Whoops! Kivalliq Inuit gift card program gets a makeover

Inuit in the region may now spend their COVID-19 relief money at any retailer

Inuit households in the Kivalliq region, including Rankin Inlet, shown here, are each receiving $1,500 worth of gift cards from their regional Inuit organization. They’re now allowed to use them at any retail store in the region. (File photo)

By Jim Bell

The Kivalliq Inuit Association’s $1,500-per-household COVID-19 relief program is no longer exclusive to Arctic Co-operatives Ltd., the association said late Wednesday afternoon.

At the same time, it has divided the benefit into 10 individual gift cards, worth $150 each, for each household.

These moves are part of an abrupt makeover to the program prompted by feedback from the public and talks with the Inuit business community in the region, according to a news release from the organization.

Money to pay for the gift cards comes from $8 million in federal government COVID-19 relief that flowed into the Kivalliq association’s coffers by way of Nunavut Tunngavik Inc.

Last week, representatives with the Kivalliq association announced each household would receive a $1,500 Arctic Co-operatives Ltd. gift card.

The goal was to help people order groceries and other goods by telephone to avoid creating large gatherings inside crowded grocery stores.

But those gift cards were valid only at Arctic Co-operatives retail outlets — which appears to have provoked a backlash on social media.

Now, however, Kivalliq Inuit may spend their relief money at any retail business in the region.

That includes any Northern store, and independent businesses like the Red Top variety shop in Rankin Inlet or the Eskimo Point Lumber Supply store in Arviat, as well as retail gasoline and home heating fuel distributors in each community.

And Kivalliq Inuit can also use the cards to order goods from the south through companies like Arctic Connection Ltd. or the Arctic Buying Company.

As before, the cards may not be used to buy tobacco or alcohol products.

In a frequently-asked-questions handout posted on its Facebook page, the association said it’ll try to start distributing the cards in every Kivalliq community — except Arviat — by Friday, Dec. 18.

In Arviat, which is under a strict lockdown because of its large number of COVID-19 infections, the cards cannot be distributed until after the Kivalliq association works out a plan with Dr. Michael Patterson, the territory’s chief public health officer.

“We are working closely with the Chief Public Health Office to come up with a plan that will keep everyone safe and to avoid the large gathering of people in the community stores,” states the post.

Those discussions are still continuing. The Kivalliq association said it hopes to have a plan for Arviat “in the coming days.”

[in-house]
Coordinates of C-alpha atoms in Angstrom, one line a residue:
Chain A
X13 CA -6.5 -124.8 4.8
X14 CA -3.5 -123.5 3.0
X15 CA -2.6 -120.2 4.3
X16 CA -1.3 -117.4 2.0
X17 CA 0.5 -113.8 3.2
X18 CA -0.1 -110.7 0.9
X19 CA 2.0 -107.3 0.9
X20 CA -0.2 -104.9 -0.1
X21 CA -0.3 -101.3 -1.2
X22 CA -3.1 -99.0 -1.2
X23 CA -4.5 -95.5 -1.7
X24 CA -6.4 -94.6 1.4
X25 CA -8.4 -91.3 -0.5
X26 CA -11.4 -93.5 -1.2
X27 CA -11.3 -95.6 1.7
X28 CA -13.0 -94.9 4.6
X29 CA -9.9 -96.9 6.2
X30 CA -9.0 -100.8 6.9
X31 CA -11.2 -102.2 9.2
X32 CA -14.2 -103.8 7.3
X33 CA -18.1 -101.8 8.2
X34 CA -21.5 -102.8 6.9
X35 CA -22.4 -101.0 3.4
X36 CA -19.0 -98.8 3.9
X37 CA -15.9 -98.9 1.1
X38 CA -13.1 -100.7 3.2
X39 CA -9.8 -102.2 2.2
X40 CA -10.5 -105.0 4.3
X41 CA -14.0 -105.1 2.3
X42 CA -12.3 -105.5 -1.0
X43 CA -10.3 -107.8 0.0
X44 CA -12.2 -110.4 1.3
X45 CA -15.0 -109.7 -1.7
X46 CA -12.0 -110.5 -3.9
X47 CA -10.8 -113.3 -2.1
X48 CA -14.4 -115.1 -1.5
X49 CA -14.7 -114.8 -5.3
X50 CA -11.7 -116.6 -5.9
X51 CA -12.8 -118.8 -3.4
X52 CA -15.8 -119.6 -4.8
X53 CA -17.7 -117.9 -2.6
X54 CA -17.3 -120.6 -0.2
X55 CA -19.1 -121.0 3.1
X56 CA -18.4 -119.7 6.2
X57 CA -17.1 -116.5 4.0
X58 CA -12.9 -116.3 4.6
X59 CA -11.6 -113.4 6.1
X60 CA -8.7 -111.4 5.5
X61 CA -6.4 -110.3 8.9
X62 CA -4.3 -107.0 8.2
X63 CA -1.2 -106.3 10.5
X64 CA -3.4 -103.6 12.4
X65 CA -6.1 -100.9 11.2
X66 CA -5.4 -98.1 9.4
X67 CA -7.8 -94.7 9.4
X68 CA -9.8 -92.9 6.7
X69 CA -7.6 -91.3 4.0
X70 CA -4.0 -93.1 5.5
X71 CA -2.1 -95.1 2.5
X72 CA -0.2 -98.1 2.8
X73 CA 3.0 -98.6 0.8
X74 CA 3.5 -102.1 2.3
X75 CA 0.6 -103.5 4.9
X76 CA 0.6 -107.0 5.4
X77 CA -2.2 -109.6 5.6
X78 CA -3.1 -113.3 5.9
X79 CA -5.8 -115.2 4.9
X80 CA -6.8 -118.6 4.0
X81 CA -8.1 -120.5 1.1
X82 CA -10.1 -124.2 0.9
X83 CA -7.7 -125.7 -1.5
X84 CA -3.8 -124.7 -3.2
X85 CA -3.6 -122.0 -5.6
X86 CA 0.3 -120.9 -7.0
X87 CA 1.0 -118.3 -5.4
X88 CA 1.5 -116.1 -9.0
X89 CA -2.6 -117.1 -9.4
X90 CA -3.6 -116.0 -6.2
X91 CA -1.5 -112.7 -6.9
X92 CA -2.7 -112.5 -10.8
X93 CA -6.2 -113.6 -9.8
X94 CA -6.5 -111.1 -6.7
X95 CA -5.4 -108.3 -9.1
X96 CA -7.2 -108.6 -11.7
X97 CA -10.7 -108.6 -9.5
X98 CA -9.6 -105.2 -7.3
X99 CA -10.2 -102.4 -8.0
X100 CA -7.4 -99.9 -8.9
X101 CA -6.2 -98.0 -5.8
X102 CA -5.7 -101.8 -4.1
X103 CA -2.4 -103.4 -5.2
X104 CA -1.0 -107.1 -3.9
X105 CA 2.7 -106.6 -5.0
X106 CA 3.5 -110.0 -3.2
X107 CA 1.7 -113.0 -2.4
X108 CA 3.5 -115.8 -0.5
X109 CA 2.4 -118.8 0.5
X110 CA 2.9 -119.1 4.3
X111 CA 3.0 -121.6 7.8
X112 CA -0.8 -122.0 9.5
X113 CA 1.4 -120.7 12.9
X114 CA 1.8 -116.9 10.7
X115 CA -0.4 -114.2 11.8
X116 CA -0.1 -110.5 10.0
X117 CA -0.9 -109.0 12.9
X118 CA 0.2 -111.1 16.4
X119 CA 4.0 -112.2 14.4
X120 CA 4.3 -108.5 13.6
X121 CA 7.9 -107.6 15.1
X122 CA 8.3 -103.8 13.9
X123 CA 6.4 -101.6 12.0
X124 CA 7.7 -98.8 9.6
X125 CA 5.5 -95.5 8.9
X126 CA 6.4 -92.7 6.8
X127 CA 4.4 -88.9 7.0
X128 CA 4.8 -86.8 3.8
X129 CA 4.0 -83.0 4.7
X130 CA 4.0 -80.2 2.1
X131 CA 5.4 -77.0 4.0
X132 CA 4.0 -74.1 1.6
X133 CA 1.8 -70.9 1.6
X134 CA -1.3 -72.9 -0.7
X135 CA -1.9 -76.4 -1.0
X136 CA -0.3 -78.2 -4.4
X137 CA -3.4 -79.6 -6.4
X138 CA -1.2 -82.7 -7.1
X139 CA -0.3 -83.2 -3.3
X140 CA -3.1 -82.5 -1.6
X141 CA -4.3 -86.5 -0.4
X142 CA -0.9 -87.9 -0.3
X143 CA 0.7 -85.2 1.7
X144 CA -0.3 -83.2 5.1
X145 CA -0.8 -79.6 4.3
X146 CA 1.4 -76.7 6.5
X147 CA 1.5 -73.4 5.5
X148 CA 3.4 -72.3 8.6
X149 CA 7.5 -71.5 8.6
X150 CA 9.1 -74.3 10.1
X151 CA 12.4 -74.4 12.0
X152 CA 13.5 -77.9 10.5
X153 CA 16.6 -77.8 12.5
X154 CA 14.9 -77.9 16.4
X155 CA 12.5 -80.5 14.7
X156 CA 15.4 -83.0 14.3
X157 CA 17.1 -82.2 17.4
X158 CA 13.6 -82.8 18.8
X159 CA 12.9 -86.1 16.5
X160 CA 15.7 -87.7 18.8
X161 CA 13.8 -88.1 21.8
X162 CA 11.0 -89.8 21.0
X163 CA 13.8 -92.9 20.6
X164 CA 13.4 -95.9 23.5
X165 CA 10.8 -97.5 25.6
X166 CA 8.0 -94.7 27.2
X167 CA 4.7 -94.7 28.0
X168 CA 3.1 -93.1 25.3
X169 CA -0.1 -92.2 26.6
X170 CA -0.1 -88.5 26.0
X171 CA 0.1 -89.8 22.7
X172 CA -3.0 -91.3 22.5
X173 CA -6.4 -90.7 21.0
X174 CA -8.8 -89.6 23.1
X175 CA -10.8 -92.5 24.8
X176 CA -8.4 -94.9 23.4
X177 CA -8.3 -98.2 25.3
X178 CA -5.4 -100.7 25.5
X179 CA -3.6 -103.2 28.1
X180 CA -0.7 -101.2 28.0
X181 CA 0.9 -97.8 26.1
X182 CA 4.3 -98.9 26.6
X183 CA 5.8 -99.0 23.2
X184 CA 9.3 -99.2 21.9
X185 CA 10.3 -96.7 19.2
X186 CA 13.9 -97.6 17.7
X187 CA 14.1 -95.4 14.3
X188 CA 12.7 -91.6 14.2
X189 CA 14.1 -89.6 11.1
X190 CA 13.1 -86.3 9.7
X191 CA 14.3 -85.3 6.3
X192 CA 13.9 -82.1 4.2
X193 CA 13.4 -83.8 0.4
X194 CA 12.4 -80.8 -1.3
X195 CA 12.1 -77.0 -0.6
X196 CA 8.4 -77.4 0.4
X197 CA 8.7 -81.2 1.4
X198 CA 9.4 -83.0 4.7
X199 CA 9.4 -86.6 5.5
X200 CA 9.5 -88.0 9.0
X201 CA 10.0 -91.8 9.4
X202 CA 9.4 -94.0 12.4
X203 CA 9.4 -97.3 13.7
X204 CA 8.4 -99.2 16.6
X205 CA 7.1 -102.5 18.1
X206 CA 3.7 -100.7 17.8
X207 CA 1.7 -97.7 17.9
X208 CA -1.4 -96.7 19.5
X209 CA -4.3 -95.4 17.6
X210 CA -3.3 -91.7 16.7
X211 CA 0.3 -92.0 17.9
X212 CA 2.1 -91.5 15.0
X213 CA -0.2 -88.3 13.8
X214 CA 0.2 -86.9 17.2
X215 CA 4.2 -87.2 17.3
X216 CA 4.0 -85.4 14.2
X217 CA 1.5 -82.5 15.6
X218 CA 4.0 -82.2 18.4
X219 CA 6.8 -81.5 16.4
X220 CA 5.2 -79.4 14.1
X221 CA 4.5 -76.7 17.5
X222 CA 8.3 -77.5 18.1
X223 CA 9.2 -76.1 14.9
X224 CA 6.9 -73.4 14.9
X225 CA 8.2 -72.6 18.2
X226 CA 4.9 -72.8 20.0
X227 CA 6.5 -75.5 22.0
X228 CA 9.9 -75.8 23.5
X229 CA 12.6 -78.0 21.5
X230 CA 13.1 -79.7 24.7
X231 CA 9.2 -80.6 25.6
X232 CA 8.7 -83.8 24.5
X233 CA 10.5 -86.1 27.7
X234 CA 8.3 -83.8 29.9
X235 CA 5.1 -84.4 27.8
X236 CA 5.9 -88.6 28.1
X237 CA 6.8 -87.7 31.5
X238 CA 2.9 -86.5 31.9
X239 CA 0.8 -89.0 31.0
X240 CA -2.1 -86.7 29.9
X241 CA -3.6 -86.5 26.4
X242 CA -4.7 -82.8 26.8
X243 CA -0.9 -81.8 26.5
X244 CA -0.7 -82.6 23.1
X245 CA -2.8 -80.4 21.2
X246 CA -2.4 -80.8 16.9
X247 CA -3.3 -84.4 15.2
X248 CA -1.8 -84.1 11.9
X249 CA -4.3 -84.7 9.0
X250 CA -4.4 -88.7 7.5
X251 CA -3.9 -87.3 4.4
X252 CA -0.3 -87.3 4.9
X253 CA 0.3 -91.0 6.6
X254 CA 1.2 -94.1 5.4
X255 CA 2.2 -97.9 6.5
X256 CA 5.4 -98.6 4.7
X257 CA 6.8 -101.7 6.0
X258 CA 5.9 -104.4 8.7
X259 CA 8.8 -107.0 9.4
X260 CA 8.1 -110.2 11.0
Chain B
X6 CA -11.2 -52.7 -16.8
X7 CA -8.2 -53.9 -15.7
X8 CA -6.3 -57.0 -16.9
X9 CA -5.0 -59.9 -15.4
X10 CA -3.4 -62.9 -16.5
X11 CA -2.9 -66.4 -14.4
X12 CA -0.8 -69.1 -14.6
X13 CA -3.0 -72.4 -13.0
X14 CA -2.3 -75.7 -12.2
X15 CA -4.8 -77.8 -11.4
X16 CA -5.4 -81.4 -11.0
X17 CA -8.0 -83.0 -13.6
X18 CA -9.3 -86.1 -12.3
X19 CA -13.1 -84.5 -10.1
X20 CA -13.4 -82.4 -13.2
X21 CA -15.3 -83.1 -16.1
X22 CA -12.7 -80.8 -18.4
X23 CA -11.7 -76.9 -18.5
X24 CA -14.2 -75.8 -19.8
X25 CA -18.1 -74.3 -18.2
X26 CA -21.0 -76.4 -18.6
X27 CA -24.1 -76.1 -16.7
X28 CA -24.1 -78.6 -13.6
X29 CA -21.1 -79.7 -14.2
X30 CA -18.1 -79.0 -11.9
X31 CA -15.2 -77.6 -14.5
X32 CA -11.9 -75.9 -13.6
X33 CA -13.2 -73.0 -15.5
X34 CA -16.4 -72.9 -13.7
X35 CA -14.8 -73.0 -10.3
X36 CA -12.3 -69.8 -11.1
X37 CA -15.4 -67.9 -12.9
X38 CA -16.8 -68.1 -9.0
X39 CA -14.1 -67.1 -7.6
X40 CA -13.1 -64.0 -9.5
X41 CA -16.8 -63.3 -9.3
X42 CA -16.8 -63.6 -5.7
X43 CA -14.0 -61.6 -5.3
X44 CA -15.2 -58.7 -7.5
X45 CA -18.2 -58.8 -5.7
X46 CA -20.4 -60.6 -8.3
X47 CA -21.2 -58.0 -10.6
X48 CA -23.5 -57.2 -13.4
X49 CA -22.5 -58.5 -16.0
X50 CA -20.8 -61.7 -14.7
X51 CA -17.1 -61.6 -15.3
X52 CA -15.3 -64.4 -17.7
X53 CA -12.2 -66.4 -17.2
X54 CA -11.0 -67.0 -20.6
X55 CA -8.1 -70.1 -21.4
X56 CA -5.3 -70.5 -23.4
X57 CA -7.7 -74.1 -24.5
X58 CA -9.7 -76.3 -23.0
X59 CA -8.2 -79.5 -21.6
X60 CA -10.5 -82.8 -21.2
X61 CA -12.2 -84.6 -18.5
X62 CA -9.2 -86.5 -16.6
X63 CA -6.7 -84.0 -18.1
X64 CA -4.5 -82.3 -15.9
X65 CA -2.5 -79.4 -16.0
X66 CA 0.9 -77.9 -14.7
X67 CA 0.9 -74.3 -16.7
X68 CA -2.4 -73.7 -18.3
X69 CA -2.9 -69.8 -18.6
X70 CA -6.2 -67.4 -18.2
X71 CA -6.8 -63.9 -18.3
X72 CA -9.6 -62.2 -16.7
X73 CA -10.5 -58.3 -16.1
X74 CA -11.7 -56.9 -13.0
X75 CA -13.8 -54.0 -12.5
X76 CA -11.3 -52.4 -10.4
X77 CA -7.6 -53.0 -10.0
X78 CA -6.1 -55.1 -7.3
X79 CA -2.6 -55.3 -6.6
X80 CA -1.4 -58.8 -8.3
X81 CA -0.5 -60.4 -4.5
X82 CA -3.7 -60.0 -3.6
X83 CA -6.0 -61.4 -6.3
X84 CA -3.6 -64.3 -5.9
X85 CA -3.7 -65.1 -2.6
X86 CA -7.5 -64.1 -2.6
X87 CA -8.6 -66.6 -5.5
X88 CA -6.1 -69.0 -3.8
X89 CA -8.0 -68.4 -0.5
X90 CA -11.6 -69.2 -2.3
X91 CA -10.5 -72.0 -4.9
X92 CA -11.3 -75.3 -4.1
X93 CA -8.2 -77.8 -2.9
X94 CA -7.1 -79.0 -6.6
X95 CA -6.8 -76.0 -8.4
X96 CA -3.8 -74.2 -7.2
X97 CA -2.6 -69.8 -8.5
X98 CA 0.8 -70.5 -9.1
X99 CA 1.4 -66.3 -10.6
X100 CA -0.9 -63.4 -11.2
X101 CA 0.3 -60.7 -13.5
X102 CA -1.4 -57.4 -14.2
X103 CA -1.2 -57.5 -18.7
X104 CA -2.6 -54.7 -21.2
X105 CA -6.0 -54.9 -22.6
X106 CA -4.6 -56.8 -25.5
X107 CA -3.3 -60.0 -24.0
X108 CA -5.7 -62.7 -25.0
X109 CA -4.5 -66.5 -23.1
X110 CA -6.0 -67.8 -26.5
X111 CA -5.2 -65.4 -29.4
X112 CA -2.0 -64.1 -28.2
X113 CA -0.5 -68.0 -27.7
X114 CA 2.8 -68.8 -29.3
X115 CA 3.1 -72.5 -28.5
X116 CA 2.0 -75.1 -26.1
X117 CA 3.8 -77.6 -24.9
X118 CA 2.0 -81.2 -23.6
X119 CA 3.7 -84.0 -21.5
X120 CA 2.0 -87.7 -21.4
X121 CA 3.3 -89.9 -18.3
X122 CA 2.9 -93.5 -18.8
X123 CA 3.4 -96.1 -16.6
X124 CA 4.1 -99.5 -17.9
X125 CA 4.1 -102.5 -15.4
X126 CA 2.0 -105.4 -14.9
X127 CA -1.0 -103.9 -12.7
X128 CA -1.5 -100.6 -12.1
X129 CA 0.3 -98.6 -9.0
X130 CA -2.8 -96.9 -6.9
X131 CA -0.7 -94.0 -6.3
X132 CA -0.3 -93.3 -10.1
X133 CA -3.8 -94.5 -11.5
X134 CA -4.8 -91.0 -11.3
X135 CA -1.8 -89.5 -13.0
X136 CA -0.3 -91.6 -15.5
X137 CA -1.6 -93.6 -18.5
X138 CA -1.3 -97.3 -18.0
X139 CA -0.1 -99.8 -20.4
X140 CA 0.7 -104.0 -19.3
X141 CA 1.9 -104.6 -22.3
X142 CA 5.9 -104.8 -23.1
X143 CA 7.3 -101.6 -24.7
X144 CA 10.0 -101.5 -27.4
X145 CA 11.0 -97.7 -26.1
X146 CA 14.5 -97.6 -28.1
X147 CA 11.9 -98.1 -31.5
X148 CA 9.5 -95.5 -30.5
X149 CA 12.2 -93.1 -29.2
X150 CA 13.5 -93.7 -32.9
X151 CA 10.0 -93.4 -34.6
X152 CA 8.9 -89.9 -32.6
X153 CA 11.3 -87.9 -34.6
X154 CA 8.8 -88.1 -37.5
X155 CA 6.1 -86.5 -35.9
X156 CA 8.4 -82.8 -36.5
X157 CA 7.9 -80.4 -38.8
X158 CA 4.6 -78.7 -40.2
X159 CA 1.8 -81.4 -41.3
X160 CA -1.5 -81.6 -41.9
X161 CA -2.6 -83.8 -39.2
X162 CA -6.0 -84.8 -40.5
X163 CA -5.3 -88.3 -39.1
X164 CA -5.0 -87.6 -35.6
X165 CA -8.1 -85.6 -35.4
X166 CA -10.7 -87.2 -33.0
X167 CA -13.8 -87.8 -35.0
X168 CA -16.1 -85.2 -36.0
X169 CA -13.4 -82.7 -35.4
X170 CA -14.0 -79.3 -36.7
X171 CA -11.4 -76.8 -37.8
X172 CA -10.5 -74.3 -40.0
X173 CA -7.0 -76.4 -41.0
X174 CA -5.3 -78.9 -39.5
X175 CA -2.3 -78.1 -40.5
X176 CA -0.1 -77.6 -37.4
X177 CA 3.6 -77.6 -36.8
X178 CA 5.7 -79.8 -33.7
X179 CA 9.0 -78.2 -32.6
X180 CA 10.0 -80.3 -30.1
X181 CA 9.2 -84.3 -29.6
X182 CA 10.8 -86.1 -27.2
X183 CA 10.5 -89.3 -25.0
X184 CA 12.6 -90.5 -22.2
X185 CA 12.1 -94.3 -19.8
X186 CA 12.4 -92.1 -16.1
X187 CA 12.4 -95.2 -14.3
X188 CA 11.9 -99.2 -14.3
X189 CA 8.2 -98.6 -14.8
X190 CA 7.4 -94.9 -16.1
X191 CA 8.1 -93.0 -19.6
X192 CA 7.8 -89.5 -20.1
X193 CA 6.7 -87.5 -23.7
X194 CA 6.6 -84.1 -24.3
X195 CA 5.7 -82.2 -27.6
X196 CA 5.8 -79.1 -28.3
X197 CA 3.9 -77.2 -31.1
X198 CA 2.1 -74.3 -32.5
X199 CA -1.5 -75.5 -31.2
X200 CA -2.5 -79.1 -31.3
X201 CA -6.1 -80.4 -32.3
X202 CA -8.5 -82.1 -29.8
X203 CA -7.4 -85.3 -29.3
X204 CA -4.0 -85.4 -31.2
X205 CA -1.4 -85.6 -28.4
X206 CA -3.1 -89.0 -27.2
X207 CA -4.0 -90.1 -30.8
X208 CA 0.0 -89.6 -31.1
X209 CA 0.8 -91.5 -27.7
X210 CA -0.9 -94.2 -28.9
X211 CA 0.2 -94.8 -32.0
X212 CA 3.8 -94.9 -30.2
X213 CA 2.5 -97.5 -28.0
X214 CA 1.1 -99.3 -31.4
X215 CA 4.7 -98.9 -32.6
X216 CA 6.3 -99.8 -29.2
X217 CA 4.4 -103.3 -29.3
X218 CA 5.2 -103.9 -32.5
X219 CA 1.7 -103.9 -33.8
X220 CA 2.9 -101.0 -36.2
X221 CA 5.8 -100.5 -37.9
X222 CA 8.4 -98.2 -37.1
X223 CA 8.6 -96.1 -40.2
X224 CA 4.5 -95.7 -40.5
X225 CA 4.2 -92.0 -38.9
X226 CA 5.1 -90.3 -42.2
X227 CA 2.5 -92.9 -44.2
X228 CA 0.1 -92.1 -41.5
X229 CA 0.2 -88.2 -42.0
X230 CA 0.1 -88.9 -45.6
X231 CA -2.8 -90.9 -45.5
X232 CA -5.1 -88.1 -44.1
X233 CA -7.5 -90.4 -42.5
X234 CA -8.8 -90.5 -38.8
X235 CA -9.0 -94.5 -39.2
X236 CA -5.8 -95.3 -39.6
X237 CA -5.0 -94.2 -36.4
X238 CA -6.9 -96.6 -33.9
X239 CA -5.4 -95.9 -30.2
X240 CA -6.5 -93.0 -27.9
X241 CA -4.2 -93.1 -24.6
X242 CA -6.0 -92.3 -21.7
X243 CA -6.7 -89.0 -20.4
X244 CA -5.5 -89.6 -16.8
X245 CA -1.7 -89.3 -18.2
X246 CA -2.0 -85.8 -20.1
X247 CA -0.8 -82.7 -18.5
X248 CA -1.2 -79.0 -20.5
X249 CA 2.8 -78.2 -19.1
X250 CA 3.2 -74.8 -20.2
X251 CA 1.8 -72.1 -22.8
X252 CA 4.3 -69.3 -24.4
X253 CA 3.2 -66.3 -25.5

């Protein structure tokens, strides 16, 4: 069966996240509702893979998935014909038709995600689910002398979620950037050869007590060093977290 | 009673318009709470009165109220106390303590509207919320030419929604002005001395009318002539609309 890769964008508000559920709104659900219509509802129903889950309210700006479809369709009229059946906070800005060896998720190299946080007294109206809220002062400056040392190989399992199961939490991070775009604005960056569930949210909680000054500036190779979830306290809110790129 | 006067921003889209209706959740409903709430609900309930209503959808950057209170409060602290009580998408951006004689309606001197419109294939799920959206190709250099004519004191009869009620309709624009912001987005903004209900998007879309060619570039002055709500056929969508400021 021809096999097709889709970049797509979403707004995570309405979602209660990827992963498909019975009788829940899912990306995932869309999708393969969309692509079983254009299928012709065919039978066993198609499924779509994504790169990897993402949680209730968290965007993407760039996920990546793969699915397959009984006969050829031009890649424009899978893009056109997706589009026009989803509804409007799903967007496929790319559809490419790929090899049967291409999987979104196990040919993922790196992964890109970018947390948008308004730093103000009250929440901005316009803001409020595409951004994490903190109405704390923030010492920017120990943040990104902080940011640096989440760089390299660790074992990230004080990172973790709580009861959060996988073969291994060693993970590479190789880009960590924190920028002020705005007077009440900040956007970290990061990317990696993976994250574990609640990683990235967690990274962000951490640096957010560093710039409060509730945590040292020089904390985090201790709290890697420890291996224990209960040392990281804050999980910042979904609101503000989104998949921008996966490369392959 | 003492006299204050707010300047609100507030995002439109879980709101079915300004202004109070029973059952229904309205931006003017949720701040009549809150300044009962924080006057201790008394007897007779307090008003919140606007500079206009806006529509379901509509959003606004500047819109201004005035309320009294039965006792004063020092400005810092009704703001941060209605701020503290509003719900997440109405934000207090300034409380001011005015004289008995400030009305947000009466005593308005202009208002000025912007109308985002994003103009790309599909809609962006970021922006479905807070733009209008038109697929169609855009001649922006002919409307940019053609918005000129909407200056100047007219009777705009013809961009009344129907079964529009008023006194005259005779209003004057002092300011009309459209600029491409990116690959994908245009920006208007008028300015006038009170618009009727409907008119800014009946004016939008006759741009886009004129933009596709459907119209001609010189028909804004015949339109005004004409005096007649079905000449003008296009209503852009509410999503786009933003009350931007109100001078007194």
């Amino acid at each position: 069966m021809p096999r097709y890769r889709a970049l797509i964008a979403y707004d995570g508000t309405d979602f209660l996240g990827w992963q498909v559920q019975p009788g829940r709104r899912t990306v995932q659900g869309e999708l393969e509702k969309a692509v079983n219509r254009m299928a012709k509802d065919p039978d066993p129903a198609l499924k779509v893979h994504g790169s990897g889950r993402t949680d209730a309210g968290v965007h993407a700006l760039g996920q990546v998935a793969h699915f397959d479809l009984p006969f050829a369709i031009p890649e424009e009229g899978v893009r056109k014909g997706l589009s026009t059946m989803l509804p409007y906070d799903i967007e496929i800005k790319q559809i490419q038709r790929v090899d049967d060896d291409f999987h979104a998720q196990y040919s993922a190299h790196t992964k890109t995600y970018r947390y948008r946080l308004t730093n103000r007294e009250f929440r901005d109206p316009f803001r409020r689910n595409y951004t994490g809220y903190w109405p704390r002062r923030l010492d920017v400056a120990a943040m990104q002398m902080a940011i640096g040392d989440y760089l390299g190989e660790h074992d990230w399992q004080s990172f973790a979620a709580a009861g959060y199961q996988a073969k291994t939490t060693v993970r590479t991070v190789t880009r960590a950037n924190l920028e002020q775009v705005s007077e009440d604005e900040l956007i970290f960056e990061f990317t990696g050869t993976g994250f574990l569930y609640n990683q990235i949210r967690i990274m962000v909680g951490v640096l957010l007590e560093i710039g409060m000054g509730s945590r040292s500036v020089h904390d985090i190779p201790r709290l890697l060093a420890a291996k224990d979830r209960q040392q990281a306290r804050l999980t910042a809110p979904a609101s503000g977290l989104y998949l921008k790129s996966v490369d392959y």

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(11) Comments:

  1. Posted by Manapik on

    KIA patronizing own beneficiaries, don’t trust the voters on how to spend money? Guaranteed most voters handle money better than the KIA directors.

  2. Posted by okay on

    Why do Inuit make these rules for Inuit? None of my business, but please please empower and trust the people to spend the $1500 as they see fit, but it can come with some suggestions and education.

  3. Posted by Complainers everywhere I look on

    It never ceases to amaze me how acts of generosity like this are so quickly taken as something negative by so many people.

    • Posted by Manapik on

      You’re just another person who knows what’s best for everyone.

      • Posted by Old Times on

        it’s not Inuit Qaujimajatuqangit to complain like you do when some one gives you a gift

    • Posted by Humility on

      Well said ! A lil humility is needed for all the generosity that has been given to us all here in these communities.

  4. Posted by Duh is there something miss at KIA on

    The residents of Arviat need the most help at this very moment and they get nothing! To KIA the birdbrain organization, perhaps they should just deliver hampers to every household in Arviat, so people will not leave their homes and spread the virus. Just a simple suggestion to an organization which appears to be missing a brain.

  5. Posted by trapper on

    If the stores do deliver hamper they will low ball everone in arviat and deliver little bit of food and make a big profit out of 1500.00 like the lumber northern and coop stores doing and the coop out data food or food that never sells only store that is fair is the arctic connected

  6. Posted by Alex Alikashuak on

    Consider yourselves lucky , those of us living South get nothing

  7. Posted by KIA Beneficiary on

    8M is a lot of money pledged to KivIA Beneficiaries living in the Kivalliq Region. What about us KIA Beneficiaries holding NTI Cards living outside of the Kivalliq Region? We are beneficiaries, but yet, we are left out. I will be lobbying this because I feel we are being seen as outsiders.

    • Posted by eskimo joe on

      fair is fair, how about dividing mr loyalties with nunavut? this is once with kia, mr is yearly so who’s getting bigger share of the pie?

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